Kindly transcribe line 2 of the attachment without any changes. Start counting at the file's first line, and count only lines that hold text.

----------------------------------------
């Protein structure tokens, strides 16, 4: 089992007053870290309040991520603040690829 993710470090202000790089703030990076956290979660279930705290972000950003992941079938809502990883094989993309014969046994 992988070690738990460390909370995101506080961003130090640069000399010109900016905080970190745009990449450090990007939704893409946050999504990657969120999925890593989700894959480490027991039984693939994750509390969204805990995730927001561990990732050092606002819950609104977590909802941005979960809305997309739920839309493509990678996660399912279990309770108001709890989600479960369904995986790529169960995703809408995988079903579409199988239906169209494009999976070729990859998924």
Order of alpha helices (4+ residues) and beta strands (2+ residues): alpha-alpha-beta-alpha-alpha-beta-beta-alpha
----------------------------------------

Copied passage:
Order of alpha helices (4+ residues) and beta strands (2+ residues): alpha-alpha-beta-alpha-alpha-beta-beta-alpha